“Oh, man, I’m sure it was for everybody – for the crowd, for them. It was emotional for me, too, but it was also a terrifying experience. If anybody was going to take a little heat and suffer some slings and arrows, it was gonna be me – I’m the country guy coming into this iconic rock band. I had a tremendous amount of white noise going on in my head at that Dodger Stadium gig. You should always be a little scared before a show. If you’re not, then it doesn’t matter to you. And it mattered a lot to me. I wanted to do a great job and make them not regret the decision they made.
“I’ll tell you, the funniest thing at that first show was, I’d worn one too many layers of clothes. It was LA and it was hot, and I was sweating so much, it was like I couldn’t breathe. Finally, I had to take off this cool-looking leather jacket before I died!”
There are a lot of guitar players on stage in the band – you, Joe Walsh, Steuart Smith, Deacon Frey, and sometimes Don plays guitar as well. Did that cause you to make any kind of changes to your regular guitar rig?
“Yeah, it is a little bit different. I stand on the side of the stage with the Eagles, instead of being in the middle, where I usually am with my own gigs. I’m the one guy who doesn’t use in-ear monitors, too. As for guitars, I would just think, ‘Okay, what’s going to help this song? What’s gonna sound right?’ So I play a nice variety of everything. I play a lot of Telecaster for my own shows, but I only use it for one or two songs with the Eagles. There’s a lot of Les Pauls, and a lot of acoustics for songs like Peaceful Easy Feeling and Lyin’ Eyes. You find what’s appropriate. I’m using a lot of the same rig that I normally use, and I’m just trying to play the guitar that I know is going to cast the right glow on the song.”
So you’re still using your Little Walter guitar amps?
“Oh, yes. They sound really good with the Eagles. Everything is crunched a little bit more, especially on songs like Those Shoes, for example. The Little Walters rock pretty hard most of the night. Those are just great, versatile amps.”
How many guitars are you bringing out with you for the Eagles?
“Probably eight or nine. I’ve got an Italian Esquire, two Strats, two Les Pauls, two Martin acoustics… I convert one guitar to a five-string – I do an open tuning to get kind of a Keith Richards rhythm. It gives everything a really neat, different sound. I haven’t brought a 335 out yet. I just picked up a nice old one, so I might find a spot for it.”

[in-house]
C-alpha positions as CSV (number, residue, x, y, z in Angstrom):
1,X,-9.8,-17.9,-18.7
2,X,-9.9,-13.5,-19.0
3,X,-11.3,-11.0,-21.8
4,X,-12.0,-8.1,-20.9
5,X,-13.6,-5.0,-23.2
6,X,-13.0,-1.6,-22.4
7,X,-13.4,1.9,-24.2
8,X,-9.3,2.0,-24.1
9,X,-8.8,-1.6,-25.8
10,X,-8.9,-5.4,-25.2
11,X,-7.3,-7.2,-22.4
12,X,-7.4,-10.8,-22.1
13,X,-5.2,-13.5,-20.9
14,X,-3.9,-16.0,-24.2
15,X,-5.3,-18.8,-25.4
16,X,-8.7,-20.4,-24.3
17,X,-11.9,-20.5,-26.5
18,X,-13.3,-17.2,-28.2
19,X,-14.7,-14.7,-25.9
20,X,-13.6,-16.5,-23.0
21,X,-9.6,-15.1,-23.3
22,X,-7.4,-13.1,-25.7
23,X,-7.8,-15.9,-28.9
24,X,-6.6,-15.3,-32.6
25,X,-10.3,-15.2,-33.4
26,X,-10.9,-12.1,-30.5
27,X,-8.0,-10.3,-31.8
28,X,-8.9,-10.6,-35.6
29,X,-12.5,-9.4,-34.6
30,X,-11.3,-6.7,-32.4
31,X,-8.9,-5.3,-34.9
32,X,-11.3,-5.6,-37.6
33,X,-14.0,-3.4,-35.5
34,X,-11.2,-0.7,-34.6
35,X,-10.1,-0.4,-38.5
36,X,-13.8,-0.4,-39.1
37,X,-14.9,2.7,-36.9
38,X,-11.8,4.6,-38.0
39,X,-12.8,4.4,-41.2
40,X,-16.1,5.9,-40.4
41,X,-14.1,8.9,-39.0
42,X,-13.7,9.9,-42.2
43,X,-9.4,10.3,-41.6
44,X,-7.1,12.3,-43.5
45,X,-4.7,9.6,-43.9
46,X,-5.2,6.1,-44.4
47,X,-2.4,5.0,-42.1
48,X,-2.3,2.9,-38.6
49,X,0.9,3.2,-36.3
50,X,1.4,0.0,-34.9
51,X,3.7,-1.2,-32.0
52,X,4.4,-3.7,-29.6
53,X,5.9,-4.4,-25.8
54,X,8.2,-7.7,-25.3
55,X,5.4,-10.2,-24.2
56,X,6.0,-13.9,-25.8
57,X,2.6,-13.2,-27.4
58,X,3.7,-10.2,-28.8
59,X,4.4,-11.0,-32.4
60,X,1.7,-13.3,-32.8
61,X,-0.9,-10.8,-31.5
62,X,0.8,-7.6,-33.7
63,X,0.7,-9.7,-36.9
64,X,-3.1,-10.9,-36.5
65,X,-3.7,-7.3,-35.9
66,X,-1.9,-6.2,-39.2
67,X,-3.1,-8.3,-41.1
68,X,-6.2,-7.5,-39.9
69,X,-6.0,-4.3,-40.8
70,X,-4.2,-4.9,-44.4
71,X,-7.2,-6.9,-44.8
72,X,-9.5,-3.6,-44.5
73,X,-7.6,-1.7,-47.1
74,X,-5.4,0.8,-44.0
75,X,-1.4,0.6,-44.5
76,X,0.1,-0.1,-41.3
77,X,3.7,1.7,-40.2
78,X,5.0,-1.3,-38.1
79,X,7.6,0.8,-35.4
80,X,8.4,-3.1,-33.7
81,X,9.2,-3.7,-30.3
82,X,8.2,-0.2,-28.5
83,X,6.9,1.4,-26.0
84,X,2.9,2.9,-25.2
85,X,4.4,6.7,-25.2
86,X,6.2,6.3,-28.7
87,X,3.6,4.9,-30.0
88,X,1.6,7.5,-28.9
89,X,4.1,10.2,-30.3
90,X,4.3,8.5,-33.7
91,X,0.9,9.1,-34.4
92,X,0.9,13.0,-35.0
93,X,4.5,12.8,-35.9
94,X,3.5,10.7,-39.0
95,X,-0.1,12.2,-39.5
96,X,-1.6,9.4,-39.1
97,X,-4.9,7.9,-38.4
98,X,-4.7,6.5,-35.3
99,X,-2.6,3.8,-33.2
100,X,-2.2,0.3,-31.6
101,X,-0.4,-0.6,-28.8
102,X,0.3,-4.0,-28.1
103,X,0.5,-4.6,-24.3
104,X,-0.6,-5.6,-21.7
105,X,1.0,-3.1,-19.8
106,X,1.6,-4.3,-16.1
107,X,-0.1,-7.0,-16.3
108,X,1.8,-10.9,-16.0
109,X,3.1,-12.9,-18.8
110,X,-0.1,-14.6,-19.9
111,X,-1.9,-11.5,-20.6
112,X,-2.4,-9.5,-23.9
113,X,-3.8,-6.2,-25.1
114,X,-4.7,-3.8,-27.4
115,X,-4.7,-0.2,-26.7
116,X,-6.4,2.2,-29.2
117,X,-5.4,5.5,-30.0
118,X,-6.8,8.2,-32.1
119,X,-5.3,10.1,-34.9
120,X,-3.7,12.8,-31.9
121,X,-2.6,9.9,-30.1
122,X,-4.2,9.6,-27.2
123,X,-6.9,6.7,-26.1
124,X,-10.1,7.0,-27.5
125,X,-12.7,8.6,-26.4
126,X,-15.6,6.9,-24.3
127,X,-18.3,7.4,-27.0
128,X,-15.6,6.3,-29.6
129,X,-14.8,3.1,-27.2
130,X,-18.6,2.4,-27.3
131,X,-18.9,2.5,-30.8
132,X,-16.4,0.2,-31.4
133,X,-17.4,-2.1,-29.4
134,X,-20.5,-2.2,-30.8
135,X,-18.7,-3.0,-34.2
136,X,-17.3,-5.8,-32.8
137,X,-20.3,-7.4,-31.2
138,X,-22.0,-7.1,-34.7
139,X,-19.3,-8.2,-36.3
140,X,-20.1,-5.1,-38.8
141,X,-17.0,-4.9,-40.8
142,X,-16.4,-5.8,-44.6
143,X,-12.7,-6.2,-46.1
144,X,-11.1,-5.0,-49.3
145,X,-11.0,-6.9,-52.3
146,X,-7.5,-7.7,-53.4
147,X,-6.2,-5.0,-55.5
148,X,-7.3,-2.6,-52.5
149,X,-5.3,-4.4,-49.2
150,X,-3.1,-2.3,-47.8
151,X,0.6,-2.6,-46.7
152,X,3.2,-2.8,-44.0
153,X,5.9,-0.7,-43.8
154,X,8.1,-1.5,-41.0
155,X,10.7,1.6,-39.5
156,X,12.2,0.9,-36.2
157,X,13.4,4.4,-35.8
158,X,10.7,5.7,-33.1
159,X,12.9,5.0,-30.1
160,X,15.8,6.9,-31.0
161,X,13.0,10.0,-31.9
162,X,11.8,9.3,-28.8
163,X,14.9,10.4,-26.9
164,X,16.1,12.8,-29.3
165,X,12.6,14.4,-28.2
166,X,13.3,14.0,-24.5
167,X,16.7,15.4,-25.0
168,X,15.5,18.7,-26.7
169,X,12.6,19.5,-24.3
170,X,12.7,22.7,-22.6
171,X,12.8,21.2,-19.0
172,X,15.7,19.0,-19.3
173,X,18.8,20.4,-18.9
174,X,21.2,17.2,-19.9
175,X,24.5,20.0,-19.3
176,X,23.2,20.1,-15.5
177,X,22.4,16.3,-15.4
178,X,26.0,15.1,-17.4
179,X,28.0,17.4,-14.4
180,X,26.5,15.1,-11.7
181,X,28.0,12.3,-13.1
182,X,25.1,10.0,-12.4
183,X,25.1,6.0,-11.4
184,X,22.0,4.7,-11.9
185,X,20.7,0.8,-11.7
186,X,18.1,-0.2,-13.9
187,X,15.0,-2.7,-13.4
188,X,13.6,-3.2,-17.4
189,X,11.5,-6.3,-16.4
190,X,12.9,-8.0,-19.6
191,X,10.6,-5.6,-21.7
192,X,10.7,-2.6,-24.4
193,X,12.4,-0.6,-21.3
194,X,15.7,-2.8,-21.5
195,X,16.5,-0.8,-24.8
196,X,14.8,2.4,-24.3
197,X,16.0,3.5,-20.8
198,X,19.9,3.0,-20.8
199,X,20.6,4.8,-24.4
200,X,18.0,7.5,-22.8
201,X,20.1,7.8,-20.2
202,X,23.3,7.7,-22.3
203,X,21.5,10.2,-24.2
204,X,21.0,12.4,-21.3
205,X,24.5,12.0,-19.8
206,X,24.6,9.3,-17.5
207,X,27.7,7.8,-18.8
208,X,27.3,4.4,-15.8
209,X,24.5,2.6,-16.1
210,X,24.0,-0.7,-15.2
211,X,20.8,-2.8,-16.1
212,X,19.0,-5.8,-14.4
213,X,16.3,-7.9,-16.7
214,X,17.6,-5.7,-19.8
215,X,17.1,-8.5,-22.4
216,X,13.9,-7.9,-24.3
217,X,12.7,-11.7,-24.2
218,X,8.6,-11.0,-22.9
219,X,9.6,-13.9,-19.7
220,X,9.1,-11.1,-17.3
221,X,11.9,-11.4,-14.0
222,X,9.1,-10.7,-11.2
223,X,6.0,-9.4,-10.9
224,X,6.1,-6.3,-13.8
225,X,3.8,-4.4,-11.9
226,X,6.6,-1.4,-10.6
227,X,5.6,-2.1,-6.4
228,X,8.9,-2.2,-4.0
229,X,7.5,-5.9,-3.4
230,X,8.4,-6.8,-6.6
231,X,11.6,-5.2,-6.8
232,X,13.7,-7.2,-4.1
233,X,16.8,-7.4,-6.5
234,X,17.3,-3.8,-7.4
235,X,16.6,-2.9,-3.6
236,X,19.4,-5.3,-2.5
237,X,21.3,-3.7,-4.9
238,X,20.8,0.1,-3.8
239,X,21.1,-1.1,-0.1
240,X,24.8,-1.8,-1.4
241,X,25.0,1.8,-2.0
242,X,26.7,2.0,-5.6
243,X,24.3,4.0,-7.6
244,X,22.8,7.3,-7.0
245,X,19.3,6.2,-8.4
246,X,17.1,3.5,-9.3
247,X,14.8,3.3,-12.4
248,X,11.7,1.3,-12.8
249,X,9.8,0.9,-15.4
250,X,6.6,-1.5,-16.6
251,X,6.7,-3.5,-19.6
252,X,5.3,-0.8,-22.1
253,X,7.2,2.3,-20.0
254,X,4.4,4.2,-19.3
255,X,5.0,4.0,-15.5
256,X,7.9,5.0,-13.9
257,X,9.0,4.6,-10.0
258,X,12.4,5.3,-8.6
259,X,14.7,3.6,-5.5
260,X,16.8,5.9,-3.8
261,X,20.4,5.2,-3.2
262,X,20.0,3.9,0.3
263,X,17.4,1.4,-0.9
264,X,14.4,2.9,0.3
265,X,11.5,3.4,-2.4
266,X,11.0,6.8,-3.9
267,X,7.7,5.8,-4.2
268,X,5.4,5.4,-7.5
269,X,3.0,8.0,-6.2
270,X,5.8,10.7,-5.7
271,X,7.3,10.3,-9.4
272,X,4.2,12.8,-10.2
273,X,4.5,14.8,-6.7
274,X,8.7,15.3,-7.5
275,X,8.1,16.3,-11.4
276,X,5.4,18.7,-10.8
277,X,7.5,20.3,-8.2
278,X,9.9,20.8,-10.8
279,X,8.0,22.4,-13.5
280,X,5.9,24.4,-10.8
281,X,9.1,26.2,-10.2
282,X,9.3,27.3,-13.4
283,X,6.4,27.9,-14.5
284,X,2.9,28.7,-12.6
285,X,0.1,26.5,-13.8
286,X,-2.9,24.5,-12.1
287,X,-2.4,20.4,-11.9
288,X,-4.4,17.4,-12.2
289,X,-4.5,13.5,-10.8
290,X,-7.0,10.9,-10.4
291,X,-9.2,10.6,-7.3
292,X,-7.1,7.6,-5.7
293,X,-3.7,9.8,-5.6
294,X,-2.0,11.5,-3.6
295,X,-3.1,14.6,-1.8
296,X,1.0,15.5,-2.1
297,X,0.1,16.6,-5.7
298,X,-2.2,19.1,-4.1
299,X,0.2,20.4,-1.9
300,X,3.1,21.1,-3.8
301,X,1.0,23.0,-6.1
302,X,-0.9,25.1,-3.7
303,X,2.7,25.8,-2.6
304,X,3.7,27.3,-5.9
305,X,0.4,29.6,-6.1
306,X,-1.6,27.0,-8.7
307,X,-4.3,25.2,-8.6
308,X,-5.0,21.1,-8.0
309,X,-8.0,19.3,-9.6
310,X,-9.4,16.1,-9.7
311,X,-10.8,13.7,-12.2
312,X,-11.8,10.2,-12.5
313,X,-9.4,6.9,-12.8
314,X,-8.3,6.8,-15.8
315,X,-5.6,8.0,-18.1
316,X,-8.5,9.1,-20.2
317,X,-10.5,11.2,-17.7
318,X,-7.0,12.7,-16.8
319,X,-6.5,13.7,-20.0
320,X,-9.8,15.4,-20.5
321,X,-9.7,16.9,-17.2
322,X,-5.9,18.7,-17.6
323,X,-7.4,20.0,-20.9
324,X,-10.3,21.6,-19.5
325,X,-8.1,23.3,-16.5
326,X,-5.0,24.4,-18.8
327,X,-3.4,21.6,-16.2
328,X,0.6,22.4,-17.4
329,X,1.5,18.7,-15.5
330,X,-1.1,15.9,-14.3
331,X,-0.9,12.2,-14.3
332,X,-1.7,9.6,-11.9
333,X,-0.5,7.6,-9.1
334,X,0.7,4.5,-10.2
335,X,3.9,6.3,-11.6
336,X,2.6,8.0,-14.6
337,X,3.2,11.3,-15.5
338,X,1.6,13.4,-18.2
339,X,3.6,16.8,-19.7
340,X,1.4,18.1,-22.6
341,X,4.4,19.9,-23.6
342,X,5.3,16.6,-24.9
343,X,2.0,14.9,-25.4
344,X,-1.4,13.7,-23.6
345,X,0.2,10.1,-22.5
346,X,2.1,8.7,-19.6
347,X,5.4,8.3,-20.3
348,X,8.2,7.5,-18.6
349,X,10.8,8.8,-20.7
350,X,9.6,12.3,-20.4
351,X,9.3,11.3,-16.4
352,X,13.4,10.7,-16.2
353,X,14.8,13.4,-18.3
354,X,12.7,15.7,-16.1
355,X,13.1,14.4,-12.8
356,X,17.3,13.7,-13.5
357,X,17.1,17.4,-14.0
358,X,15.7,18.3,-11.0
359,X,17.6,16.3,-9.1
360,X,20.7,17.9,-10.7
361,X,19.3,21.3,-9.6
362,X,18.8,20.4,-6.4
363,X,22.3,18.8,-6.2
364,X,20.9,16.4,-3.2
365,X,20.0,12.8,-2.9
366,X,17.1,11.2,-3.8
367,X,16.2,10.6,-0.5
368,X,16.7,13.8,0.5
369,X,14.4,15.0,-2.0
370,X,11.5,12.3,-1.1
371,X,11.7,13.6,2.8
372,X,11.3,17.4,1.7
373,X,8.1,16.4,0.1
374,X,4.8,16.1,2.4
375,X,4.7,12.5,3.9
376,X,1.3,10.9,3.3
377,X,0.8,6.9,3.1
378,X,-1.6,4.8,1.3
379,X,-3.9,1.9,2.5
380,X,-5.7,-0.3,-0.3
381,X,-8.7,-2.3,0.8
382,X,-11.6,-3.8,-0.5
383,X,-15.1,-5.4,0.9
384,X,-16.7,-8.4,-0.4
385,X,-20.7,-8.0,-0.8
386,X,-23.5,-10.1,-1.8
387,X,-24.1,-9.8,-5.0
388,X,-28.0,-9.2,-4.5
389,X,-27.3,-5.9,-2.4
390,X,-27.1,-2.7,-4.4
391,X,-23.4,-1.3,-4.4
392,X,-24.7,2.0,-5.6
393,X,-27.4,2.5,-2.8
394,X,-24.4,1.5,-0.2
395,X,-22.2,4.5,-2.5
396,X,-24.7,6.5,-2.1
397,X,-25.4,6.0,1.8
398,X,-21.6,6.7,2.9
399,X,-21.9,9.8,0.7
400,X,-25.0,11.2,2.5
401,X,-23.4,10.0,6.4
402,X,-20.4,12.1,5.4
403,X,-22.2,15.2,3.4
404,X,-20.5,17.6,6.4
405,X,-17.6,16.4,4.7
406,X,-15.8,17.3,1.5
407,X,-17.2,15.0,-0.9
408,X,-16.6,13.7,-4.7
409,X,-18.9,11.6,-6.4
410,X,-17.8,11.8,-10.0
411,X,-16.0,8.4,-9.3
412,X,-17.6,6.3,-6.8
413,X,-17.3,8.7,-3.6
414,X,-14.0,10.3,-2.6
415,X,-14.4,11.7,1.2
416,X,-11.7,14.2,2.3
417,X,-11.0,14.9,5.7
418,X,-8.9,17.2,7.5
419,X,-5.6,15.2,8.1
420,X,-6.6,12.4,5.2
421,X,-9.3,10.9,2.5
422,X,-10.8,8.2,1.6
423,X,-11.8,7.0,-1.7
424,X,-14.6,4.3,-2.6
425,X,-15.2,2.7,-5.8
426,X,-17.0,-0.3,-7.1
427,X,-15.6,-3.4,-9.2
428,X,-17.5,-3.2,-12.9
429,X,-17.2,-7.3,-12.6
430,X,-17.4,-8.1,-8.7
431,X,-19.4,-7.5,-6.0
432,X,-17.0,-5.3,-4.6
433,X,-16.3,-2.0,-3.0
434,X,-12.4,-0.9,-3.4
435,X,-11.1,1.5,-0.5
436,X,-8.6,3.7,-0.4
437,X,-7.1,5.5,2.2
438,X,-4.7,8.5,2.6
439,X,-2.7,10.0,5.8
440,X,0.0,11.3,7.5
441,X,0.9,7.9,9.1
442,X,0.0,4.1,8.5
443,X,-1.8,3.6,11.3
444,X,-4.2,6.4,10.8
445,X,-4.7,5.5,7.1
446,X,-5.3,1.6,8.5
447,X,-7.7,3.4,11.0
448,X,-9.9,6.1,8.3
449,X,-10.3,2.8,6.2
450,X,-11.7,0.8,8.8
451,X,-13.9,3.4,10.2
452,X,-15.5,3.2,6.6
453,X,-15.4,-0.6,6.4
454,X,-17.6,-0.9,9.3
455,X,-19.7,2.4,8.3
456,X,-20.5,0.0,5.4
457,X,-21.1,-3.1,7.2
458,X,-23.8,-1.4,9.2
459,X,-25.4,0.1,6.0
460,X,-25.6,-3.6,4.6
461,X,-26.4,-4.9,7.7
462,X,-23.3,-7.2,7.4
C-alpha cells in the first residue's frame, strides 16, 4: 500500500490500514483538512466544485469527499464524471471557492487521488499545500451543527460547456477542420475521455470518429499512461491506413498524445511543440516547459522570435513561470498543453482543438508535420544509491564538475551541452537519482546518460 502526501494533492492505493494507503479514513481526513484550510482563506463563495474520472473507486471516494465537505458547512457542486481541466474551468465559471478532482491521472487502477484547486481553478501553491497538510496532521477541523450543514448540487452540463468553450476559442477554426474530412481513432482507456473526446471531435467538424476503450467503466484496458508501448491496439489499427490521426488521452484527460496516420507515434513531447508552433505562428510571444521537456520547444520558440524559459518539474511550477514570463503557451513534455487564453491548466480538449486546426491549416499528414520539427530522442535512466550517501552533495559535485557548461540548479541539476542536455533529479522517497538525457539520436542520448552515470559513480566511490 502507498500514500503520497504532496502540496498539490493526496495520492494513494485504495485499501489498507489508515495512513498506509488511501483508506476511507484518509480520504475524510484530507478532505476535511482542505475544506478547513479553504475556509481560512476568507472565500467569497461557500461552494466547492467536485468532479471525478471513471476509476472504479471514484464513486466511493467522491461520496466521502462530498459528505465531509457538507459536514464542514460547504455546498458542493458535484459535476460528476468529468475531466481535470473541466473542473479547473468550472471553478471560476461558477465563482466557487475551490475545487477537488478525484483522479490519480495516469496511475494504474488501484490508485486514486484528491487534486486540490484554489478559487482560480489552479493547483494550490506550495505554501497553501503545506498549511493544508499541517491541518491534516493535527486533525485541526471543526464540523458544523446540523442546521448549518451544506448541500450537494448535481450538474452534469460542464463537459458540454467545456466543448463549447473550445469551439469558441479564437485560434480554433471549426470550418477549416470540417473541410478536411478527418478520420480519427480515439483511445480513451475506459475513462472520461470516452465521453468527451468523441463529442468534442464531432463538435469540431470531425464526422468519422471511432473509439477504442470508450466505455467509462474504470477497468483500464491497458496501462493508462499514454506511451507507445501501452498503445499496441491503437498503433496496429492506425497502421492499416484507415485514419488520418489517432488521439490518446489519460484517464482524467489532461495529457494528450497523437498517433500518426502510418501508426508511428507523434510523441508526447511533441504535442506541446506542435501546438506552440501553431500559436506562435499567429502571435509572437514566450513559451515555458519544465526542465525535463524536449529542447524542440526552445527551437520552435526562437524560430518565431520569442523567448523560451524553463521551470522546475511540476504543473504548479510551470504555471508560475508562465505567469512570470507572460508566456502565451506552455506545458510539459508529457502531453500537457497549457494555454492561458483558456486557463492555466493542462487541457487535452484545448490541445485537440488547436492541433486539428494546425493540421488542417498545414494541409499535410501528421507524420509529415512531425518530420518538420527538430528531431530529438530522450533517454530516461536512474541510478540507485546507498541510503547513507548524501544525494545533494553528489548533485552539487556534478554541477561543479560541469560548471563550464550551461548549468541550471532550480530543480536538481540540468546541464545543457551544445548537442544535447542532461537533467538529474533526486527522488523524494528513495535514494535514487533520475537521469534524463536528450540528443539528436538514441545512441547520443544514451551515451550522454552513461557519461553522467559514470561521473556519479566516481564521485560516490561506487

Are you using a lot of pedals for this tour?
“Not so much. You play these big places and you don’t need a lot of delay or reverb. I use a little bit of compression a couple of overdrive pedals – or distortion pedals. I don’t know the difference between an overdrive pedal and a distortion pedal!”
Have you been tempted to play Steuart Smith’s double-neck?
“Oh, no. He plays that on Hotel California. But no, I haven’t picked it up. I wouldn’t even know where to turn it on.”
Was the lead guitarist in you hankering to play any parts of those legendary Hotel California solos?
“Well, that would be fun, but it’s not necessary. It’s all kind of daunting. To watch what Joe and Steuart do is pretty magical. Steuart’s been my friend for 30 years or so. He played on a bunch of my records, and we both played with Rodney Crowell. So I’ve got a great old friend over there on the other side of the stage. And just because I showed up, it doesn’t mean he should change one note about what he’s contributed, because he’s really magical. He replicates so many parts that Bernie and Don Felder played. He’s really something.”
As a guitar player, what’s been the biggest revelation to you from this experience?
“Well, the thing you have to consider with the Eagles is, this is the furthest thing from a jam band as it gets. Everything is very orchestrated and precise. These are records and songs that have meant a lot to people, and they know each part and line by heart. You want to honour that and not change anything. Some situations call for you to do an interpretation of a song, but this isn’t about that. Each note is key, and each note means something. So for me, the biggest thing is listening to what each person is doing – listening and reacting. I’m not up there to play just anything that comes into my head. If I’m not adding something of value, I don’t play it.”